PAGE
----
While the PCA question has now been referred to a Board for Financial Supervision (BFS), another big question in the RBI and government stand-off remains to be resolved – that of RBI transferring its excess surplus to the government. Currently, Section 47 of the RBI Act enjoins the RBI to credit its annual surplus to the national exchequer, after provisions (as long as government maintains Rs 5 crore of reserve funds under Sec 46 of the Act).
This much contested issue has been referred to the Economic Capital Framework (ECF) board “the membership and terms of reference of which will be jointly determined by the Government of India and the RBI.” What this means is that there are high chances that the government will be able to manage some capital transfers to the exchequer from the apex bank. A recent Merryll Lynch analysis report has estimated that RBI will be asked to release anything between Rs 1 lakh crore and Rs 3 lakh crore to the exchequer.
While this could help the government alleviate some pressure from the economy amidst falling GST collections, it will negatively impact the fiscal deficit as the government will have to issue bonds to the RBI. It might give some respite to the government as it should be able to infuse some liquidity into the economy nearing the elections, it will nevertheless add to the long-term burden on the economy. The government has pegged fiscal deficit at 3.3% and this will in any case be a hard target to achieve.
External debt in India averaged $267.1 billion from 1999 until 2018, reaching an all-time high of $529.7 billion in the first quarter of 2018. As of the end of October 2018 the government has already used nearly 96% of borrowings and has little borrowing window left. However, in a situation wherein the external debt has increased and the capital coming in has not been invested in financially productive activities and sectors, it is only common sense that the nation may running headlong into an inflationary crisis.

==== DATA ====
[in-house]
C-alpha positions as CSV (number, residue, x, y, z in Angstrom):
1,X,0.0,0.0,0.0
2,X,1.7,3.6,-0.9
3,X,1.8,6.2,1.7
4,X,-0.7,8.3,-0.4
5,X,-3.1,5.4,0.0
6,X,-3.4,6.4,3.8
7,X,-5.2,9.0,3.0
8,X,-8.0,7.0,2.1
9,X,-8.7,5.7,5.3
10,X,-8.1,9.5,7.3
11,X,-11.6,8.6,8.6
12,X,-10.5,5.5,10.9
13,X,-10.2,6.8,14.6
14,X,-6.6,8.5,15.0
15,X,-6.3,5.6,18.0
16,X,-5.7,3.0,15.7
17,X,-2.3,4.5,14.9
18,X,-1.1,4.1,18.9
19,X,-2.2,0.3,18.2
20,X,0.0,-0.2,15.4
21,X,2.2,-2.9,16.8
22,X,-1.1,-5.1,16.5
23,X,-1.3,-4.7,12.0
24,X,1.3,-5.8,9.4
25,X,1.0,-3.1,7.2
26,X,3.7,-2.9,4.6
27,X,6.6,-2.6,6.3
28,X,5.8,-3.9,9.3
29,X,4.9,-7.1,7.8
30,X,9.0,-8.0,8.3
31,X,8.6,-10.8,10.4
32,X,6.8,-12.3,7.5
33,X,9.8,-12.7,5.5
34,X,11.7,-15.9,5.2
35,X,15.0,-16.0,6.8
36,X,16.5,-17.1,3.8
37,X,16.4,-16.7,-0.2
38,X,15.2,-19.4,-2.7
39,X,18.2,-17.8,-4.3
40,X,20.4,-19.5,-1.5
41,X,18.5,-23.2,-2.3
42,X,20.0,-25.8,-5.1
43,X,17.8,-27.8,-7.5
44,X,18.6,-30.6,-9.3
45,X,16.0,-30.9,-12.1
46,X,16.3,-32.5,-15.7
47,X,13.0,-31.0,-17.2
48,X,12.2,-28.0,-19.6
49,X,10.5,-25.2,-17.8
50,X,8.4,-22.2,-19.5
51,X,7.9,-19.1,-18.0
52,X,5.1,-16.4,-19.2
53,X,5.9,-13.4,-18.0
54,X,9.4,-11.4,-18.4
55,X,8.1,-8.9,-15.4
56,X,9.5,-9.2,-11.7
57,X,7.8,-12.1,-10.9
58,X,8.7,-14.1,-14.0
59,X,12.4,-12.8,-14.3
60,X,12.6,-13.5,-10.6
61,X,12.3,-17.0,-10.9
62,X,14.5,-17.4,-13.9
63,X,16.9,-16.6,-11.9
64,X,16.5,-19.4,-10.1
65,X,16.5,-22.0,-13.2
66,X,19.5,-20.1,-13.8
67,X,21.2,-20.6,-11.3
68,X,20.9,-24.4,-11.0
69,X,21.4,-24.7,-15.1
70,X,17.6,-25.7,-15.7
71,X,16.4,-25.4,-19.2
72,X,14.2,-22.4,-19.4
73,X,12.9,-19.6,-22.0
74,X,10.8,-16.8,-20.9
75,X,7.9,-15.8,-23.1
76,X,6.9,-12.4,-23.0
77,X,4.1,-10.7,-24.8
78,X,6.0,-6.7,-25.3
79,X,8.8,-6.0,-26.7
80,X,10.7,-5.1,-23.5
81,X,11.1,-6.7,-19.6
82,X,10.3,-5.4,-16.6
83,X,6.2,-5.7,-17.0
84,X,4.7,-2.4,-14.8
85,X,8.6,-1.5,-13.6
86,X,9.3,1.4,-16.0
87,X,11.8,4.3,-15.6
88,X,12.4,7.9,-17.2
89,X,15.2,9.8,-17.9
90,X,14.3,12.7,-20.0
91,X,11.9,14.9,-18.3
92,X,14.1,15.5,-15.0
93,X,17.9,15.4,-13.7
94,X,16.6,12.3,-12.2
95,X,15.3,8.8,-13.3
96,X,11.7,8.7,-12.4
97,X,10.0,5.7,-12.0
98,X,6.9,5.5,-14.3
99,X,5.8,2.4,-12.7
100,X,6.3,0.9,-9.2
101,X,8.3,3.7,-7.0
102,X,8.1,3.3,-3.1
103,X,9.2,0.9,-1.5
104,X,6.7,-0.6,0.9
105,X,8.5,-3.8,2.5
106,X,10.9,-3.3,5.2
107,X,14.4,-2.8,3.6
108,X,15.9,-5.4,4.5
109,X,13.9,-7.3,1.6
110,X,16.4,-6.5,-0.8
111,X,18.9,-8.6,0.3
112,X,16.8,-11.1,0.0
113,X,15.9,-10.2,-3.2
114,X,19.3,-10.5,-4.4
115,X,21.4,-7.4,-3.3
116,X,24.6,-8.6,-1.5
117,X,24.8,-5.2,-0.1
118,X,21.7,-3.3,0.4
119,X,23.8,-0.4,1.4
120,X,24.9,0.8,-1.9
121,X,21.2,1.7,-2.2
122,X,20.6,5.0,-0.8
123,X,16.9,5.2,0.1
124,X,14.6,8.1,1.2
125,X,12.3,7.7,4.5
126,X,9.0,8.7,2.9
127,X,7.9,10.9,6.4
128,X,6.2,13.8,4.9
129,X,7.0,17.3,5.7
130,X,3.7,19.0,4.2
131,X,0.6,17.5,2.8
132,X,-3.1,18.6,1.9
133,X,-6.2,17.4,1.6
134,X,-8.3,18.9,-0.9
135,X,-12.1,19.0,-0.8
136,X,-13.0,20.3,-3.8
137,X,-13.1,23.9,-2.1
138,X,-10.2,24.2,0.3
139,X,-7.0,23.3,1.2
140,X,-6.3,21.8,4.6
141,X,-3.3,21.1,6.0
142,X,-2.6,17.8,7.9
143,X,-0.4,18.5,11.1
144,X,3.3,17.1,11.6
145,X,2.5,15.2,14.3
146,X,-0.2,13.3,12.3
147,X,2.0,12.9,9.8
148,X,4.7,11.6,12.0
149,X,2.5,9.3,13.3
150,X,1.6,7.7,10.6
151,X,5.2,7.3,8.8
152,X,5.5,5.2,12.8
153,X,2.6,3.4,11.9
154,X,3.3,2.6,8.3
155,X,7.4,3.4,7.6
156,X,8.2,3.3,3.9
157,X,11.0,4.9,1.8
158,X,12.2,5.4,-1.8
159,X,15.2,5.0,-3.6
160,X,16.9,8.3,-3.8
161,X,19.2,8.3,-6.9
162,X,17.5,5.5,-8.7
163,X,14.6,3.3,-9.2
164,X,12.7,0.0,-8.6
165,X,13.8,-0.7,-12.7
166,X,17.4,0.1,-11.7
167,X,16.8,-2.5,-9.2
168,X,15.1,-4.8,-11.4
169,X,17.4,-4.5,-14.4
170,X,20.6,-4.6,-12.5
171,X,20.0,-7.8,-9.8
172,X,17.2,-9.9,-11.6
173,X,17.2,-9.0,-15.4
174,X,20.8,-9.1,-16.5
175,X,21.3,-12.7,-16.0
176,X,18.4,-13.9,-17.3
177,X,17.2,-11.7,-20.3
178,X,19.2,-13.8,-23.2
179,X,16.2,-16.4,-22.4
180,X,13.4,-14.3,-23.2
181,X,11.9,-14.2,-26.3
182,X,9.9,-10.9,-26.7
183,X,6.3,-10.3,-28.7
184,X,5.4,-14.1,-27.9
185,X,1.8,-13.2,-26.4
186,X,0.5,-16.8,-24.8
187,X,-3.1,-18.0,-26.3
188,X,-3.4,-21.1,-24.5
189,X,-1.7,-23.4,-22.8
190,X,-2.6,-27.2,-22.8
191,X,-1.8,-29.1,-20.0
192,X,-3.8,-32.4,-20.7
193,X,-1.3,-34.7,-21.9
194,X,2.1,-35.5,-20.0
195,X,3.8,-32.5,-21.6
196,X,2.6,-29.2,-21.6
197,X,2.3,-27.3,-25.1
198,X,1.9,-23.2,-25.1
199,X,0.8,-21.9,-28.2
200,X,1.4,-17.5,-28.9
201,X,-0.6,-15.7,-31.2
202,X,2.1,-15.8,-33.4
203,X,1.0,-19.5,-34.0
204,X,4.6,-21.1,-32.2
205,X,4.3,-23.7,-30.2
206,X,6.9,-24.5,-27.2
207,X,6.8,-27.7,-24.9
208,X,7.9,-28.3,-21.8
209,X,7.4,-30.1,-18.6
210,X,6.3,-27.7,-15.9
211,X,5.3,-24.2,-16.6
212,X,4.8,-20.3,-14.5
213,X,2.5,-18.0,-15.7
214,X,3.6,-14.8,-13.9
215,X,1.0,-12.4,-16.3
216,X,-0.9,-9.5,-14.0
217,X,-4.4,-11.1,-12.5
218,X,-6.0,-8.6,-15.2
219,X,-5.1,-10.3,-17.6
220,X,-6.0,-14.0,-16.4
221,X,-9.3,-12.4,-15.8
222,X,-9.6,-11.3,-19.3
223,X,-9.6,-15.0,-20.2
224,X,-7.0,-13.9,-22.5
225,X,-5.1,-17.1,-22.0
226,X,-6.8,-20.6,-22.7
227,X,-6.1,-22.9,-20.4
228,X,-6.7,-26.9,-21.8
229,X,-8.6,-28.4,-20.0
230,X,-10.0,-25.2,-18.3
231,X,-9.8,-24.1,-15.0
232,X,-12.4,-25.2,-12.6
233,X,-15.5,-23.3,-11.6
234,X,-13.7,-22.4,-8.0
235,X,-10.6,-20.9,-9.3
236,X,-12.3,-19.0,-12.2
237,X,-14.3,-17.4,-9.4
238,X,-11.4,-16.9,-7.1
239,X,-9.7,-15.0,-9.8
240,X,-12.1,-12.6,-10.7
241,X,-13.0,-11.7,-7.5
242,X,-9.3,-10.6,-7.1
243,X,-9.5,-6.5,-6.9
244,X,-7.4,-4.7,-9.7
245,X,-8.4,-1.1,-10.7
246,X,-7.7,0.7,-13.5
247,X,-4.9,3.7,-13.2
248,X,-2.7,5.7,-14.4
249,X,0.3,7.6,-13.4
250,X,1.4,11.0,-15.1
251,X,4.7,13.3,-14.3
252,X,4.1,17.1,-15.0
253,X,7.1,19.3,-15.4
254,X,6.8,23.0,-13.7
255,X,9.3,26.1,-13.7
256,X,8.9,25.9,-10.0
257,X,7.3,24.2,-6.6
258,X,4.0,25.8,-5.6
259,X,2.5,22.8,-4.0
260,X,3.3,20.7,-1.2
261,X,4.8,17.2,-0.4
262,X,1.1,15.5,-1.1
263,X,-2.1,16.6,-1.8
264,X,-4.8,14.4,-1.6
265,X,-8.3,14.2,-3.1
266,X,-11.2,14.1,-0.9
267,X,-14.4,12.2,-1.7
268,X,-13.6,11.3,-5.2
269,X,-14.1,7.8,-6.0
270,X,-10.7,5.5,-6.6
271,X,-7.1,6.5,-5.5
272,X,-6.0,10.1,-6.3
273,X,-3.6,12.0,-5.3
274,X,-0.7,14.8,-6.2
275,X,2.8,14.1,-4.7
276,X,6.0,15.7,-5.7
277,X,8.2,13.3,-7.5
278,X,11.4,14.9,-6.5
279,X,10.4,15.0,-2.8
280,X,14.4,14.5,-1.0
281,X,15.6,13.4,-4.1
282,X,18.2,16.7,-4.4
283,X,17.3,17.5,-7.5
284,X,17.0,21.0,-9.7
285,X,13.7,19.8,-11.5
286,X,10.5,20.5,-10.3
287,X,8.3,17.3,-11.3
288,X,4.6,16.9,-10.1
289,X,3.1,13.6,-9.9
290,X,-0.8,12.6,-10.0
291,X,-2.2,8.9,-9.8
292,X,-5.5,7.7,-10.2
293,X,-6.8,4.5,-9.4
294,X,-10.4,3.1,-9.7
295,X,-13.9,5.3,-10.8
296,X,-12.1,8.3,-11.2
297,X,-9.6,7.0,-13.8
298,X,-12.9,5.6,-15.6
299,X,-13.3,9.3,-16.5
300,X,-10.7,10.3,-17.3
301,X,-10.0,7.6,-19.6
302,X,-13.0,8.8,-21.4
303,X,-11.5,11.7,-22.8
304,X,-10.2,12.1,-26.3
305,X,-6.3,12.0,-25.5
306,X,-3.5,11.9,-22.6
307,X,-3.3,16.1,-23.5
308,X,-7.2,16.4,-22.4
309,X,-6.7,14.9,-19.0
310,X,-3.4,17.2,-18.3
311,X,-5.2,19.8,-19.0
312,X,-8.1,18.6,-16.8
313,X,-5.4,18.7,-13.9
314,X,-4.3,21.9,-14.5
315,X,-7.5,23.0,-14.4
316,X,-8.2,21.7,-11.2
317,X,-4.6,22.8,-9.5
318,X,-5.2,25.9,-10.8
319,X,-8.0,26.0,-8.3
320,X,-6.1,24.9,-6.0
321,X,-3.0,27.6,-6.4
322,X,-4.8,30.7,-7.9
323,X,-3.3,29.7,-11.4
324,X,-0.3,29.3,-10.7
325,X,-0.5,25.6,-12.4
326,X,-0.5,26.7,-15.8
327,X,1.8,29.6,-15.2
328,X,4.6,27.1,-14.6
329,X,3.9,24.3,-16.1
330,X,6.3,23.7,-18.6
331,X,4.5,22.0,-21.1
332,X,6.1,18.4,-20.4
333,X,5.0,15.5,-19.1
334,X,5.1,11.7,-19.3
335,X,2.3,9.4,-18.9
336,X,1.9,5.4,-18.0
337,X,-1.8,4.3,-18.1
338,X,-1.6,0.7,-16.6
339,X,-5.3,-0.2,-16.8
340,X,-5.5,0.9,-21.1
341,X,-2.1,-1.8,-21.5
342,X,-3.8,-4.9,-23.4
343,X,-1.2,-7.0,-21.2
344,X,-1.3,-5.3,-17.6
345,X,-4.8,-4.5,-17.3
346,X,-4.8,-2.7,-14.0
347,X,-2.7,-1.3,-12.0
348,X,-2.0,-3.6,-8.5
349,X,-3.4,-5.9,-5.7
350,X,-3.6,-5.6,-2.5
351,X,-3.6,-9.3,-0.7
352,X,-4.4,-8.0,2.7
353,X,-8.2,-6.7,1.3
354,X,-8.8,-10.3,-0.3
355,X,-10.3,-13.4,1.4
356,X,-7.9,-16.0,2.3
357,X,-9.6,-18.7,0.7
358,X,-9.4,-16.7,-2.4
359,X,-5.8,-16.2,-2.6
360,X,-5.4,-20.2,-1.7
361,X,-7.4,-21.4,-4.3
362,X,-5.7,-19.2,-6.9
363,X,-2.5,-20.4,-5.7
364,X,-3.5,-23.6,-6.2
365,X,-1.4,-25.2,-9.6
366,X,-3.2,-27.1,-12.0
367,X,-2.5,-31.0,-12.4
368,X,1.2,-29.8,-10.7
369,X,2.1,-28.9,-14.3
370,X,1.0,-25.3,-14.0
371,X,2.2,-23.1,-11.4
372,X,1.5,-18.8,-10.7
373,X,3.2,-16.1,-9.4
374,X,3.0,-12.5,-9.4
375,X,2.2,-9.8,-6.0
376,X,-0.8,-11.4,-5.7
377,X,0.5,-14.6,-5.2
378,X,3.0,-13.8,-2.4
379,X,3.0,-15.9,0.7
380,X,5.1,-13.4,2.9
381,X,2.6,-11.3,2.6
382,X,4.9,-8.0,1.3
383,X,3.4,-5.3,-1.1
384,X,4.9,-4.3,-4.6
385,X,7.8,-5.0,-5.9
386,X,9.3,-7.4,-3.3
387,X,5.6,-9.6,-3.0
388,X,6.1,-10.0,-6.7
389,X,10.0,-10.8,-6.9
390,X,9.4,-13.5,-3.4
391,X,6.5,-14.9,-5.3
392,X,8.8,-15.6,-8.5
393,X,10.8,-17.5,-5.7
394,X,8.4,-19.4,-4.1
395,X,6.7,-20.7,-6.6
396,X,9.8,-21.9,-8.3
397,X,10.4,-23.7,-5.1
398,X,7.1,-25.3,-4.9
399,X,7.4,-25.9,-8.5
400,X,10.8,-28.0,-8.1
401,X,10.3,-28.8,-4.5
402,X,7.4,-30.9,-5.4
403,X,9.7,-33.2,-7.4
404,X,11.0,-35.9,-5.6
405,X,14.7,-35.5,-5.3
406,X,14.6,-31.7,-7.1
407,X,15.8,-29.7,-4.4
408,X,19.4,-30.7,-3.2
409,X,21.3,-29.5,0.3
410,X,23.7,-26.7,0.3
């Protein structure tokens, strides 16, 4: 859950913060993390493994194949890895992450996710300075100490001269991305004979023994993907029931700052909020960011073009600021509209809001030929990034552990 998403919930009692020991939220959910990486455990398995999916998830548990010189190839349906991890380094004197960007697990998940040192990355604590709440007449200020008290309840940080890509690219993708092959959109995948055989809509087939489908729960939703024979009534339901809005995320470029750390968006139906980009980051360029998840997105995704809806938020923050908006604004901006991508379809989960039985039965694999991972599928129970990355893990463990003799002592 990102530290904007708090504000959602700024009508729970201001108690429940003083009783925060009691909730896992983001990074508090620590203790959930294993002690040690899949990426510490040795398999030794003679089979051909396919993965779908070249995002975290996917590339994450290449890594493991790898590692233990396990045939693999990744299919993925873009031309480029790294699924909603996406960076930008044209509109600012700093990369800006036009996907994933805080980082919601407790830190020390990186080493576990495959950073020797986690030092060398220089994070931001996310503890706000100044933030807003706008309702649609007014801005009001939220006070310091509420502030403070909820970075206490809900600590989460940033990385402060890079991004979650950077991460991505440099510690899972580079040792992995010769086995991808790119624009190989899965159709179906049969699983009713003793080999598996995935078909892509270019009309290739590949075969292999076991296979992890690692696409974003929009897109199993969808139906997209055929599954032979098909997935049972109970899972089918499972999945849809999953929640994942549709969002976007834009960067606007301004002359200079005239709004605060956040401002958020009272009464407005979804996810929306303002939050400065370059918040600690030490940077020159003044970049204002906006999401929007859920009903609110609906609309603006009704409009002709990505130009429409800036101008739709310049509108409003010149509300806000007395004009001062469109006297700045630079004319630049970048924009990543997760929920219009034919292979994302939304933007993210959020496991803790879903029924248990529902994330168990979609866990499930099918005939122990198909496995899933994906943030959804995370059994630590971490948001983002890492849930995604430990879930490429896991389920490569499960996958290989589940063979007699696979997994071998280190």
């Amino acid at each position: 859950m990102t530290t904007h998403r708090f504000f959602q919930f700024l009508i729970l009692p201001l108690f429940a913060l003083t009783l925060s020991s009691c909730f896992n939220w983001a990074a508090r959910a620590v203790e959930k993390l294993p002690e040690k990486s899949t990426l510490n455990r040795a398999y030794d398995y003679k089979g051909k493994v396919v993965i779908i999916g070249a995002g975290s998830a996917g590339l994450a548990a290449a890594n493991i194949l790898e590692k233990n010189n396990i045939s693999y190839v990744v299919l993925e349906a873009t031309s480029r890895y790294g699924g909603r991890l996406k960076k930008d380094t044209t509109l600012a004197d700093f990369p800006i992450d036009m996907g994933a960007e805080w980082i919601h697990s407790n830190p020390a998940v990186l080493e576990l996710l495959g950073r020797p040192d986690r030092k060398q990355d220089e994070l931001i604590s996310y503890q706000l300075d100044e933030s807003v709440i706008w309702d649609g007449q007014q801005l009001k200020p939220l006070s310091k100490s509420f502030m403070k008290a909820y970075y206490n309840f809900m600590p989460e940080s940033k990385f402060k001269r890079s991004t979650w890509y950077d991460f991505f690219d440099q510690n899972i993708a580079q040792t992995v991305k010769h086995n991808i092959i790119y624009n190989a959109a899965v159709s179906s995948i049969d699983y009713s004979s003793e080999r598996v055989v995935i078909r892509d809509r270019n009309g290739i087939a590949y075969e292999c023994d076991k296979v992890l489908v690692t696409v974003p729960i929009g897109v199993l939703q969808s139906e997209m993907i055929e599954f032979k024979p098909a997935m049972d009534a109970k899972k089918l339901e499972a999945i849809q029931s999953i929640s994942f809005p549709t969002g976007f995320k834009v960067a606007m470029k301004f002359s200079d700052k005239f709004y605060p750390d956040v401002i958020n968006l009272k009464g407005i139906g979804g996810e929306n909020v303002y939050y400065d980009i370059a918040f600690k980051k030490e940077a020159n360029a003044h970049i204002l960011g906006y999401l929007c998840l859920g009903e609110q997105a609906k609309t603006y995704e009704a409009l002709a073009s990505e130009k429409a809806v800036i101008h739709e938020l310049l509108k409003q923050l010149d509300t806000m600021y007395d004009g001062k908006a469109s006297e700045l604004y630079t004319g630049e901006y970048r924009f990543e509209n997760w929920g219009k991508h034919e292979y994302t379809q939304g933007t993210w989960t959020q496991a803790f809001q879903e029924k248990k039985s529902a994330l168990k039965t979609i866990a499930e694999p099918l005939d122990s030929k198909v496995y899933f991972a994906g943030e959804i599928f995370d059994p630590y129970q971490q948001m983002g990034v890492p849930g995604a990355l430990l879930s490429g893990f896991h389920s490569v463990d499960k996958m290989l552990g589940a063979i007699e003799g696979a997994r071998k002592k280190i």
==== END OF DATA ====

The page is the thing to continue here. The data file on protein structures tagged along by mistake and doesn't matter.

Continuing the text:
Also, the weakening of the rupee exacerbates the problem as we will have to produce more to pay the same debt we had taken earlier this year. Therefore, in the bid to extract money from the RBI, the government may only temporarily address the problem of liquidity in the short run but will overall burden the economy in the medium to longer term. The hope is that considerations for the larger economic good prevail over temporary electoral concerns.
In the subsequent meetings, some of these moot points will be discussed between the government and the apex bank. While other issues such as that of the RBI’s decision to retain the capital to risk-weighted assets ratio (CRAR) at 9% – requiring banks to be more conservative in their lending – are likely to persist as areas of disagreements. It is to be seen as to how these deadlocks will be resolved in the short term. However, in the long run, learning from such episodes where fiscal policy becomes a zero-sum game between the government and the central bank, is imperative for policymakers. It should spur our country into thinking up robust policies, mechanisms, and even buffer institutions to contain and resolve such stalemates so that the economy can run without hitches.
Kalvakuntla Kavitha is a Member of the Parliament (Lok Sabha) from Nizamabad, Telangana.
The views expressed in this article are the author’s own.